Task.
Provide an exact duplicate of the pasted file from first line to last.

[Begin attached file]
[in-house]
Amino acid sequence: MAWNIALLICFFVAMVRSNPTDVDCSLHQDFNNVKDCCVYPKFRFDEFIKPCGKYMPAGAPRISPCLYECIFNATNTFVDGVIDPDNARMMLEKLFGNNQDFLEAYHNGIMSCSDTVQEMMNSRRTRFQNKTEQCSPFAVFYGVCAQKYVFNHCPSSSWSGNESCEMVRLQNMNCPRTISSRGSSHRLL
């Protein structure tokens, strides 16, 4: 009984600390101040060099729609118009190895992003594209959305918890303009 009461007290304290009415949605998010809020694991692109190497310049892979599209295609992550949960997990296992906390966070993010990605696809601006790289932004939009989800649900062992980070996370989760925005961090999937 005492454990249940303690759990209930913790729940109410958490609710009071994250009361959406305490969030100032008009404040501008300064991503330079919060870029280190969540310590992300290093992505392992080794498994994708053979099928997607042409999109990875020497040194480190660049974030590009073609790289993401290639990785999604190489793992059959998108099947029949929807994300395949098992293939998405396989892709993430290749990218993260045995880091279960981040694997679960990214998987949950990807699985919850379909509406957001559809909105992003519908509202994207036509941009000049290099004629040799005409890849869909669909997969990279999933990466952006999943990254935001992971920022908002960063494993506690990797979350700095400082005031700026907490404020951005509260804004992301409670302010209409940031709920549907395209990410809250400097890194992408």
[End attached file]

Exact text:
[in-house]
Amino acid sequence: MAWNIALLICFFVAMVRSNPTDVDCSLHQDFNNVKDCCVYPKFRFDEFIKPCGKYMPAGAPRISPCLYECIFNATNTFVDGVIDPDNARMMLEKLFGNNQDFLEAYHNGIMSCSDTVQEMMNSRRTRFQNKTEQCSPFAVFYGVCAQKYVFNHCPSSSWSGNESCEMVRLQNMNCPRTISSRGSSHRLL
């Protein structure tokens, strides 16, 4: 009984600390101040060099729609118009190895992003594209959305918890303009 009461007290304290009415949605998010809020694991692109190497310049892979599209295609992550949960997990296992906390966070993010990605696809601006790289932004939009989800649900062992980070996370989760925005961090999937 005492454990249940303690759990209930913790729940109410958490609710009071994250009361959406305490969030100032008009404040501008300064991503330079919060870029280190969540310590992300290093992505392992080794498994994708053979099928997607042409999109990875020497040194480190660049974030590009073609790289993401290639990785999604190489793992059959998108099947029949929807994300395949098992293939998405396989892709993430290749990218993260045995880091279960981040694997679960990214998987949950990807699985919850379909509406957001559809909105992003519908509202994207036509941009000049290099004629040799005409890849869909669909997969990279999933990466952006999943990254935001992971920022908002960063494993506690990797979350700095400082005031700026907490404020951005509260804004992301409670302010209409940031709920549907395209990410809250400097890194992408």